• Require a variety of studies and reviews: an independent assessment of forces needed to execute the national strategy, an independent study of aircraft mixes, an assessment of ground forces, and modeling of a proposed Army reconnaissance group. These look to be major efforts. It may be a bad time to be a general, but it’s a good time to be a force structure analyst.

Left off the list were some especially controversial proposals from the hearings like making the Joint Staff into a General Staff, putting the chairman into the chain of command, and creating or eliminating COCOMs.

Q3: What have the House Armed Services Committee and Secretary Carter proposed?

A3: The SASC proposals were not made in isolation. Both Secretary Carter and the HASC have made their own proposals.

On April 5, Secretary Carter laid his ideas out in a speech at CSIS. He made several proposals, which have some overlap with the SASC but are much more limited:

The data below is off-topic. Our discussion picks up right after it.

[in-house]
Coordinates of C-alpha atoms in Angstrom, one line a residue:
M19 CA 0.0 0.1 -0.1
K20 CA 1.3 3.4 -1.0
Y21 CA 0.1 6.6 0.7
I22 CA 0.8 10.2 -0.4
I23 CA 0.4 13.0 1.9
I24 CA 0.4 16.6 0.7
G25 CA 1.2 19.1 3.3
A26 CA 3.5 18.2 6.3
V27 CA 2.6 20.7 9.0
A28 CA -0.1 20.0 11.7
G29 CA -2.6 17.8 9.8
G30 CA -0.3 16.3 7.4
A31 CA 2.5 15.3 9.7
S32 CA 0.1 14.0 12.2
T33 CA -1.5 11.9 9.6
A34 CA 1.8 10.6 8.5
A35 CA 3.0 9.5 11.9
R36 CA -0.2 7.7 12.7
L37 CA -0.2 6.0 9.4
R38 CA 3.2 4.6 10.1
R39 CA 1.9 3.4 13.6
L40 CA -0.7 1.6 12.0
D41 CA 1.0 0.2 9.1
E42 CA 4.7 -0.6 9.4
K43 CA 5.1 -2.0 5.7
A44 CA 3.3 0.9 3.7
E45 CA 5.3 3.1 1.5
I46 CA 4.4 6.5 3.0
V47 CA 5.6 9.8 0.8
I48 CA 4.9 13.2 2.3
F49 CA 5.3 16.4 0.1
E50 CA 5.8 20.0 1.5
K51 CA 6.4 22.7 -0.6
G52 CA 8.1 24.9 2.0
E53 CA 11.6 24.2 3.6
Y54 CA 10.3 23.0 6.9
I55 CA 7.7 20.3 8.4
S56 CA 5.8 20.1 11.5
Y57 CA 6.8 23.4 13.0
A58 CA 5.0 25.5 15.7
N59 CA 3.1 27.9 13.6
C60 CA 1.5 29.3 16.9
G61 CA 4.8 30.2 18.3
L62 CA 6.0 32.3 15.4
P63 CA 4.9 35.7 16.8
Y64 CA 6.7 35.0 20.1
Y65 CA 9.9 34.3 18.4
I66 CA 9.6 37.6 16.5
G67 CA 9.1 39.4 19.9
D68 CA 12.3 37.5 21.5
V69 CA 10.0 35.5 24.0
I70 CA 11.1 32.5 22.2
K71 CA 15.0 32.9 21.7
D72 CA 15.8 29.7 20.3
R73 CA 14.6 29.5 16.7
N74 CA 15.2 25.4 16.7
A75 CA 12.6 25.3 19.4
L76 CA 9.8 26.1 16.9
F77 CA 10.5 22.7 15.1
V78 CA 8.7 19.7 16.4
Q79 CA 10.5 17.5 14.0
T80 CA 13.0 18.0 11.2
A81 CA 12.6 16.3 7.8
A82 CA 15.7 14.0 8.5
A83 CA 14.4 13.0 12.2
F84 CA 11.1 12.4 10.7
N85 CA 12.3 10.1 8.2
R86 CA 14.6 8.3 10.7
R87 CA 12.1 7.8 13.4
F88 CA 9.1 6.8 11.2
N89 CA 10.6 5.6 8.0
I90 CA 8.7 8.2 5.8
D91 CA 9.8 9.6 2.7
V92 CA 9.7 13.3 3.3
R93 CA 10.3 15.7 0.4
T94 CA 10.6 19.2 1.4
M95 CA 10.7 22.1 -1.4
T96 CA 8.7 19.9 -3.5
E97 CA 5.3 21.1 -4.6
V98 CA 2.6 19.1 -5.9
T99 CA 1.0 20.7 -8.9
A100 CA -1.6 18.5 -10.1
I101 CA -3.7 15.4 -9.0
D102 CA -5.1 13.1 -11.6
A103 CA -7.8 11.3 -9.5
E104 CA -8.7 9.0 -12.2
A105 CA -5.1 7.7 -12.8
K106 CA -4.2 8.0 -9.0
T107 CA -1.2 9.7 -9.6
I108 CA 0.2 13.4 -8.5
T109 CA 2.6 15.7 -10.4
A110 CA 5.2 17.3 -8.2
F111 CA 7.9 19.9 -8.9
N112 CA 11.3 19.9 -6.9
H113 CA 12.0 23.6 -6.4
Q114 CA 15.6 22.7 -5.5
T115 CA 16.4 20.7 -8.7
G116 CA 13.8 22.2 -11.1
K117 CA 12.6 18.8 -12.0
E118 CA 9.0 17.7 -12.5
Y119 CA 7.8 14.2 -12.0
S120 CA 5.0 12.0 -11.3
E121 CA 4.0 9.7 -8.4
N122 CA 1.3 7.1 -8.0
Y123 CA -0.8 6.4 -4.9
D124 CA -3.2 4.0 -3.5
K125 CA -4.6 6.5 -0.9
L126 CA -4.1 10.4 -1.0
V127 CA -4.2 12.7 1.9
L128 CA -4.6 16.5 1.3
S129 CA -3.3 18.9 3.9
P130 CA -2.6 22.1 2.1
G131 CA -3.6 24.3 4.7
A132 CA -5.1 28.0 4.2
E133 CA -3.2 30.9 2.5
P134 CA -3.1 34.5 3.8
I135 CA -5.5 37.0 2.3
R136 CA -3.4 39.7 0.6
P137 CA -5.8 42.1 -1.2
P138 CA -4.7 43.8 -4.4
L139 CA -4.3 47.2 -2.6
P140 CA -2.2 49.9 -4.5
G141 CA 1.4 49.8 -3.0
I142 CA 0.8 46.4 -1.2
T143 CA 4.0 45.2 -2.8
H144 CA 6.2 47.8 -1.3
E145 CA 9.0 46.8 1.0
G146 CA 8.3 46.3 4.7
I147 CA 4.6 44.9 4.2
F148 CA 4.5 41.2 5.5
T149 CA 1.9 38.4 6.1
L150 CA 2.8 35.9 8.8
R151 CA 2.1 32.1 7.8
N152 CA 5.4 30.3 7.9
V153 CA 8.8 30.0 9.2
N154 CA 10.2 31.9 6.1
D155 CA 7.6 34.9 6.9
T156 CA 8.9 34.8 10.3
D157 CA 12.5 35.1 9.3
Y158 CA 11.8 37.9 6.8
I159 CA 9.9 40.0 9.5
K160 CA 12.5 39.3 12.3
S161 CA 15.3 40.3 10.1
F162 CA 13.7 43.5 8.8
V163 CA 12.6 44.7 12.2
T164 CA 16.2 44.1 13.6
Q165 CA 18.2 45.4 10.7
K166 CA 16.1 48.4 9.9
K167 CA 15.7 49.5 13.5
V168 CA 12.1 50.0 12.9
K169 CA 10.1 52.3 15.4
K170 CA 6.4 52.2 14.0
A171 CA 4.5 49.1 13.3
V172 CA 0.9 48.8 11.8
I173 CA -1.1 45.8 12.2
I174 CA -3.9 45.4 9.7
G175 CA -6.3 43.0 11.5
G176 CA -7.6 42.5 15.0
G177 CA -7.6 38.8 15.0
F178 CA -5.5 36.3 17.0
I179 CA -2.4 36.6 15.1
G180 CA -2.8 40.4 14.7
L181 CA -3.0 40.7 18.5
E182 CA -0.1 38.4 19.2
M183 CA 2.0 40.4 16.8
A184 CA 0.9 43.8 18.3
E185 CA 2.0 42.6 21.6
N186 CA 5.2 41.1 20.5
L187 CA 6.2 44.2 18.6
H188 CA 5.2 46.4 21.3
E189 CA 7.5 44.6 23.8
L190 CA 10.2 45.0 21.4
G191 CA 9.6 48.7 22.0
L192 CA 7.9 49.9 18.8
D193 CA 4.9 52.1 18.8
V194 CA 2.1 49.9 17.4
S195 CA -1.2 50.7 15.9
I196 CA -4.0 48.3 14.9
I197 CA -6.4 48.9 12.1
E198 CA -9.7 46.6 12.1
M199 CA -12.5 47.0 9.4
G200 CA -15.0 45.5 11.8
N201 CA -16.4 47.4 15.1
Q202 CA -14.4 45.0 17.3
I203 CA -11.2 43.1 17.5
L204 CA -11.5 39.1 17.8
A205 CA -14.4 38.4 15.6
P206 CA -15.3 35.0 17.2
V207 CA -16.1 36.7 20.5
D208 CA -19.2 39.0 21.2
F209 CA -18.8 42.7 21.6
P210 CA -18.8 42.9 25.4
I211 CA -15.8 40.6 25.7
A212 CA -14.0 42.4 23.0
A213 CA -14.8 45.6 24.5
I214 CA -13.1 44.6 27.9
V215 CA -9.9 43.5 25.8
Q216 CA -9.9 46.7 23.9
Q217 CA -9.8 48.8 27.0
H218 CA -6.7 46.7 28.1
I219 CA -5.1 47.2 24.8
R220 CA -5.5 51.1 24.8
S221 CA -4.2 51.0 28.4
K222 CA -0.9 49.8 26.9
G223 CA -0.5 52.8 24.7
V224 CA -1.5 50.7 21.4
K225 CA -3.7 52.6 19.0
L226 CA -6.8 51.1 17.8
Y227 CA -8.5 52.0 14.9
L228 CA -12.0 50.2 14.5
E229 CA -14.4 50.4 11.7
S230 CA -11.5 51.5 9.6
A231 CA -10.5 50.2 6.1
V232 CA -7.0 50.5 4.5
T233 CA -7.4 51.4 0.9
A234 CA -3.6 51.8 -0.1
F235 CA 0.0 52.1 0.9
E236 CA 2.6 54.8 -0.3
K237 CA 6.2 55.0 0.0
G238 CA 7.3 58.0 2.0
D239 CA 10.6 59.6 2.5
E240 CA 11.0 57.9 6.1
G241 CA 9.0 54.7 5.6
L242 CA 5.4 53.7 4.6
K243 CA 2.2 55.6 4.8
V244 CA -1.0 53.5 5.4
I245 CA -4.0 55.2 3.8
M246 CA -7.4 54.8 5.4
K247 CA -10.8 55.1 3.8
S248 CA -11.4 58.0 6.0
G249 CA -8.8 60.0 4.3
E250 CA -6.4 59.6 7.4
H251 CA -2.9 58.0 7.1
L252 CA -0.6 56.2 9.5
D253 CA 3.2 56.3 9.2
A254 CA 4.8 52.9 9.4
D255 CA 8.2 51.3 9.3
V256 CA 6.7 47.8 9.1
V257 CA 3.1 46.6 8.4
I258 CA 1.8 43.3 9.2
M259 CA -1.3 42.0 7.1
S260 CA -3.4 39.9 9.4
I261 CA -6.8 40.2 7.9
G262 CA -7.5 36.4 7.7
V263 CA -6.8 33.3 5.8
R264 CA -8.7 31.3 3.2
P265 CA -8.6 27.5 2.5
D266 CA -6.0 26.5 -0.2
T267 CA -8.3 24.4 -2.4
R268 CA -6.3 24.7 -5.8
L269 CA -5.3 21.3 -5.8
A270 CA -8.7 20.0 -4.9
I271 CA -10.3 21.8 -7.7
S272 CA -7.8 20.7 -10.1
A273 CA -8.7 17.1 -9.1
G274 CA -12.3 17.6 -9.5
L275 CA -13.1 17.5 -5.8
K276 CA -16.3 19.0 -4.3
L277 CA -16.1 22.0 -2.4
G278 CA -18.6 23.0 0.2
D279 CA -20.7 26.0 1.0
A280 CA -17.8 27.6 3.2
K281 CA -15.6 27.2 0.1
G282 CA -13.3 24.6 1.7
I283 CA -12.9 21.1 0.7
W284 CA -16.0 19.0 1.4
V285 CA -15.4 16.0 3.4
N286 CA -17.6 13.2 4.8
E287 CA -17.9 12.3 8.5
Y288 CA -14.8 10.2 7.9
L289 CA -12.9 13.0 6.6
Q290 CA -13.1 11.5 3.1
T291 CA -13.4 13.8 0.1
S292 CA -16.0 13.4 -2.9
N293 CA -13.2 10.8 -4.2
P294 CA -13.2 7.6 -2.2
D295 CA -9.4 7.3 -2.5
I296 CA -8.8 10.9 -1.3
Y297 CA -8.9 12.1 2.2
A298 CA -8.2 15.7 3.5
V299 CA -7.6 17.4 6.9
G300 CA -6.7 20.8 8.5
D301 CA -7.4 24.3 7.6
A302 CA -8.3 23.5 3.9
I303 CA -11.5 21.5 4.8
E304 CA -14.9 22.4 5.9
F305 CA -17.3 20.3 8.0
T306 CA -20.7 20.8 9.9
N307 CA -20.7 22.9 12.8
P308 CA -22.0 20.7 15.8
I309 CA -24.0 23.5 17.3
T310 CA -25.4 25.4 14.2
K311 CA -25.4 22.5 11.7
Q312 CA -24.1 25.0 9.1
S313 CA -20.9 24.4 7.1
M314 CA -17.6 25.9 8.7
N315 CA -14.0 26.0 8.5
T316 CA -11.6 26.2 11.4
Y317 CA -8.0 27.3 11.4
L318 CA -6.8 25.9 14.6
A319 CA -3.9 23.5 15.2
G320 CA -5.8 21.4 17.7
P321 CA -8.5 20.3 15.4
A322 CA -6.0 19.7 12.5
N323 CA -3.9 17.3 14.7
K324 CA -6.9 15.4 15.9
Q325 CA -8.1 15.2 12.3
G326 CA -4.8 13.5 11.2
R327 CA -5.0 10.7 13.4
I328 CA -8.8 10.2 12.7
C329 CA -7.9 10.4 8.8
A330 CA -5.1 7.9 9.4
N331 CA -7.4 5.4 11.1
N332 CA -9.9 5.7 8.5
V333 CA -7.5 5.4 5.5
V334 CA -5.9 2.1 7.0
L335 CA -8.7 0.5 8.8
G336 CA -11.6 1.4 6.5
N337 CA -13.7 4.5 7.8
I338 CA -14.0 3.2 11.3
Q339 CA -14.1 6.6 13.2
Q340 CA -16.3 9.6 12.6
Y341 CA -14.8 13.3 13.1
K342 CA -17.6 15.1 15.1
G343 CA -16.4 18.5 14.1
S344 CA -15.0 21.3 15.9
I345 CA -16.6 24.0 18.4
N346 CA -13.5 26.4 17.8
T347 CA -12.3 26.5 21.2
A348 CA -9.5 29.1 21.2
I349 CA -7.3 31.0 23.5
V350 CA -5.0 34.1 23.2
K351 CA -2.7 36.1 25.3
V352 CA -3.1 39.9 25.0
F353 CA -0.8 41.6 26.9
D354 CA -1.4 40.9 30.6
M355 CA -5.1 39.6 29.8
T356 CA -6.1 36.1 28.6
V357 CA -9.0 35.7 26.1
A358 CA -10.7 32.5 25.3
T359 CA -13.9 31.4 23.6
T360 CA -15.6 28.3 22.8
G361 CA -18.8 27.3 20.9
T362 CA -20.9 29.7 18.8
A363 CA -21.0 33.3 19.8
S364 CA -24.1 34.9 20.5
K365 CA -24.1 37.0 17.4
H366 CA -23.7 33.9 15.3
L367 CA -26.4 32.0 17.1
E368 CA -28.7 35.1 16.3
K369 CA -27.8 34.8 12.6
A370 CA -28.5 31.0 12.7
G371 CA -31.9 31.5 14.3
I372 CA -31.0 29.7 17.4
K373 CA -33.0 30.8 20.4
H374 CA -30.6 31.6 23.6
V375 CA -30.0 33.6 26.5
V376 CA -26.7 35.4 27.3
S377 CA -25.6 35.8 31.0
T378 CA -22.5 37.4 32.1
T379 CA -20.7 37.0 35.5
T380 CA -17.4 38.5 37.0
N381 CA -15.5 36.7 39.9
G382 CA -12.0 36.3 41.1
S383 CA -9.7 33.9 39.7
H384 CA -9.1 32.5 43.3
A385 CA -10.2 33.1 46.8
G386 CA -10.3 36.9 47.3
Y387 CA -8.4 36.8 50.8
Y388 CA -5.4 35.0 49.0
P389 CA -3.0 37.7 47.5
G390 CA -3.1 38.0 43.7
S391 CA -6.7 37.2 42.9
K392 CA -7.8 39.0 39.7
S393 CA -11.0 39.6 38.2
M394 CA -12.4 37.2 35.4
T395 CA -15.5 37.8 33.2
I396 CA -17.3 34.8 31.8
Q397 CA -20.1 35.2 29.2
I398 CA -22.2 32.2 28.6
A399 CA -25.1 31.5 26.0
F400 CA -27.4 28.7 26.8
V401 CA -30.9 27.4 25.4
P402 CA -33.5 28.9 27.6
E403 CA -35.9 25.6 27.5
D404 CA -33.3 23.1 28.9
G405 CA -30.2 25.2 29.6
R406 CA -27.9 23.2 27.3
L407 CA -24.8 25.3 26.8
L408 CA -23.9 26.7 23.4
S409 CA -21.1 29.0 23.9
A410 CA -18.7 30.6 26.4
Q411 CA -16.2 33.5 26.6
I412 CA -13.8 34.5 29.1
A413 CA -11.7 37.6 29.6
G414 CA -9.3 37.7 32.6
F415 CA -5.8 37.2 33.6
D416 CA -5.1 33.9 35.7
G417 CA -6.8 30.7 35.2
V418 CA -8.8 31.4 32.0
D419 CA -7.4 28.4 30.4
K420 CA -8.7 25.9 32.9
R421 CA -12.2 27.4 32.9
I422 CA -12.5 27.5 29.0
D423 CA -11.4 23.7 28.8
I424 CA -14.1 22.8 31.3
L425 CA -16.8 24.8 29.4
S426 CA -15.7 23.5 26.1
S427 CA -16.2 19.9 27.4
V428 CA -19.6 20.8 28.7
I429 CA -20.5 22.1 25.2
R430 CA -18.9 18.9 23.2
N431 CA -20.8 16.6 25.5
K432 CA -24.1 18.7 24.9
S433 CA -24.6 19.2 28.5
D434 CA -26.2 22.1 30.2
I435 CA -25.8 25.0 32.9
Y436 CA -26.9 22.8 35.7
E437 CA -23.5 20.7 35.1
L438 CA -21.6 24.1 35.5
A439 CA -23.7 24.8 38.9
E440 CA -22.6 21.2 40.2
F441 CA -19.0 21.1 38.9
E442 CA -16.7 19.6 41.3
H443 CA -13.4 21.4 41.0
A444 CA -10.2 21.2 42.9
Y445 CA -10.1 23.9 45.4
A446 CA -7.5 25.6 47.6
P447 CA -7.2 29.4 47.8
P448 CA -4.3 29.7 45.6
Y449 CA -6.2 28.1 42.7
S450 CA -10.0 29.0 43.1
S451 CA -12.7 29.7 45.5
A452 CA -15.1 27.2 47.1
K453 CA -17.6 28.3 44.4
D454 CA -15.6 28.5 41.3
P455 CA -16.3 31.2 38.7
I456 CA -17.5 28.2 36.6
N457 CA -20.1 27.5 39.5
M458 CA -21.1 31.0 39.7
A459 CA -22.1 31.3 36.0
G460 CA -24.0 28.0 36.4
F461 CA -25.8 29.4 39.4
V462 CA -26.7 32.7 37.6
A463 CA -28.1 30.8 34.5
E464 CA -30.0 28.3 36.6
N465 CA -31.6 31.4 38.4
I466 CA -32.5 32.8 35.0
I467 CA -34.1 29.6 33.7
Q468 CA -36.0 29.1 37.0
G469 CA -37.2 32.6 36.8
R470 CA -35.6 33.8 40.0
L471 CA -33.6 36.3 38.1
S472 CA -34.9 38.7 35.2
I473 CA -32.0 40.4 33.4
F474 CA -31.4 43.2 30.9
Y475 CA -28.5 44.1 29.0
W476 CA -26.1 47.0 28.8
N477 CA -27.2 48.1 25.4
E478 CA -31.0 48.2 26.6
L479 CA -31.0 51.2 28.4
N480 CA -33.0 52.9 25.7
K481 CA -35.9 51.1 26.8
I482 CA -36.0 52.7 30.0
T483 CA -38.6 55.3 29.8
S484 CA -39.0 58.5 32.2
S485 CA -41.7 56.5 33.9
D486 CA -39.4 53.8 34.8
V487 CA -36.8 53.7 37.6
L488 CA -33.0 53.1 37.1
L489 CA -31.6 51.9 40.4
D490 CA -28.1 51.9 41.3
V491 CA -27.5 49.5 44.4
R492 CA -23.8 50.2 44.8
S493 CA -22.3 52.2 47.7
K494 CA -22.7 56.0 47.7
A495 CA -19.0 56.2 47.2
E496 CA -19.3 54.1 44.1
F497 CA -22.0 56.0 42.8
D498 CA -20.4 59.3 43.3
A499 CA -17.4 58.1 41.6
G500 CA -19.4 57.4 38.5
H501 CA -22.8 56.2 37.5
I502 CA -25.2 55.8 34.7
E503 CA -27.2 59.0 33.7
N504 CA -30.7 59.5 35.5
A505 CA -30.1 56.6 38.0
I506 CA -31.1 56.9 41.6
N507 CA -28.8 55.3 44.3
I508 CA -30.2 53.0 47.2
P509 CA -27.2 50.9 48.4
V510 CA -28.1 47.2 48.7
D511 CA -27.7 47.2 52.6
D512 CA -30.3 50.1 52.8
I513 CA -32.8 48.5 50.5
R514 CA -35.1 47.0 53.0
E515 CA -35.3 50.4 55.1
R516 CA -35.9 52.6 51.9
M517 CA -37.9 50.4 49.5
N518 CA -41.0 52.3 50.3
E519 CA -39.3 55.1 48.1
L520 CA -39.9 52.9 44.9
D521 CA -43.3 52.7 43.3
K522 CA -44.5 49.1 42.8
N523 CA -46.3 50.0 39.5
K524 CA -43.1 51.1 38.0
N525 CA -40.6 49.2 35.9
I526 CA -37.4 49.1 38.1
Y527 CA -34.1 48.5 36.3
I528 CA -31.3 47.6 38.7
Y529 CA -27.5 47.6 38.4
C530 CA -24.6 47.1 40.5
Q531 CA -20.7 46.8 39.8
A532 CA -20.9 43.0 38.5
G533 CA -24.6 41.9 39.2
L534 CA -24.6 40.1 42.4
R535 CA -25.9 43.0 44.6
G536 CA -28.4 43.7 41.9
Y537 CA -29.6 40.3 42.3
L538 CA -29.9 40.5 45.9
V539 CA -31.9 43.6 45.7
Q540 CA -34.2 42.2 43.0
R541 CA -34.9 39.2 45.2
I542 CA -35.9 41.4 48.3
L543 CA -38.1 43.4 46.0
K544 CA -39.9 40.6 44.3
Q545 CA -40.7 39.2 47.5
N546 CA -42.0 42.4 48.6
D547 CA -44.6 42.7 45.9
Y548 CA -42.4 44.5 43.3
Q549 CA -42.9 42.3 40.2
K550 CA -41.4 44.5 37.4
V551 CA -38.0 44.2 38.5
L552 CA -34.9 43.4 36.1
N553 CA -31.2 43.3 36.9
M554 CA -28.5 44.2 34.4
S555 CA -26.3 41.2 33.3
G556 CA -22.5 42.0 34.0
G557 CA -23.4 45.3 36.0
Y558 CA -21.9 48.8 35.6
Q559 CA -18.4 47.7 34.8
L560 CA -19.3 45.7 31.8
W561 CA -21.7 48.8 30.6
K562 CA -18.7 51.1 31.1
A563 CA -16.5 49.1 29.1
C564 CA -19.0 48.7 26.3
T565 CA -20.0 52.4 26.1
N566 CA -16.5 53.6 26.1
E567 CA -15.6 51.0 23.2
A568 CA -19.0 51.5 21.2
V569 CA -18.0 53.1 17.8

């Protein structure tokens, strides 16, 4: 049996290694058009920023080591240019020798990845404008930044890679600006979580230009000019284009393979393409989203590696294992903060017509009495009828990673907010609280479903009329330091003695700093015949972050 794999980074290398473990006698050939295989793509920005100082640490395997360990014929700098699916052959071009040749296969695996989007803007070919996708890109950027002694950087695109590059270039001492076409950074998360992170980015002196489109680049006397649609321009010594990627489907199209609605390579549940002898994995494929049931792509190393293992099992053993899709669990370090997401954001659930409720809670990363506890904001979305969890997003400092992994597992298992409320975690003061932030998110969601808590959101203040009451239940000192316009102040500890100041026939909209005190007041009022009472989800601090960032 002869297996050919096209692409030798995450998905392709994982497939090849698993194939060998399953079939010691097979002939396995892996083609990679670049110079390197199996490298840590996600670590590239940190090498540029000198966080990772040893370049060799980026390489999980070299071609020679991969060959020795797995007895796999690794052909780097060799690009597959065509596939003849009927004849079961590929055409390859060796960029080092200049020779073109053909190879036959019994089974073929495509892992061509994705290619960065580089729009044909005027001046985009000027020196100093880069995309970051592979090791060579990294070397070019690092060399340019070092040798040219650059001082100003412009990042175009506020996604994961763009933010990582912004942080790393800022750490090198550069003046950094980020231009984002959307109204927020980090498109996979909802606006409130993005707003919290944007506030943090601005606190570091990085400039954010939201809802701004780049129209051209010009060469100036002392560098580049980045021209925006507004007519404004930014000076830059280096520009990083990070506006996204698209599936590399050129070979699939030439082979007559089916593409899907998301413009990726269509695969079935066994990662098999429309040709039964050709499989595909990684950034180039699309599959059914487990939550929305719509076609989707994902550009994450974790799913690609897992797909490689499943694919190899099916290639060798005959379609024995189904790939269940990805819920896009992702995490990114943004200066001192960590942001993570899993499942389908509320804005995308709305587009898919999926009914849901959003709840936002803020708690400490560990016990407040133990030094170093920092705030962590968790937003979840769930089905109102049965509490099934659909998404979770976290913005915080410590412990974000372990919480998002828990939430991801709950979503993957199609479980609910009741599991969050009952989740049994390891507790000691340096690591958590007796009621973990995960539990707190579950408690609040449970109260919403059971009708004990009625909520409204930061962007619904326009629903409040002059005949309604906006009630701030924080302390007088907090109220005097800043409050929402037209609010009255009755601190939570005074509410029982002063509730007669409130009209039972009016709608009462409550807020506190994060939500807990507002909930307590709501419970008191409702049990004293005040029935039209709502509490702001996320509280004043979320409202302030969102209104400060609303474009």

• Clarifying the role of the chairman of the Joint Chiefs;
  • Reducing the number of four-star generals, particularly service component commanders in the COCOMs;
  • Easing joint duty requirements by expanding the jobs eligible and reducing the minimum time in billet;
  • Conducting further reviews to identify organizational duplication and overlap.

He opposed putting the chairman of the Joint Chiefs into the chain of command and merging COCOMs like NORTHCOM and SOUTHCOM or EUCOM and AFRICOM. Although he noted the importance of the cyber and space domains, he did not propose elevating CYBERCOM and SPACECOM to be independent COCOMs. (Currently, both are subordinate to Strategic Command.)

Secretary Carter twice noted that the original Goldwater-Nichols legislation had taken four years to prepare. This may have been his way of saying that there was no need to rush.

Representative Mac Thornberry, chairman of the HASC, put out that committee’s proposals in early April. Consistent with both the SASC and Secretary Carter, he proposed the following: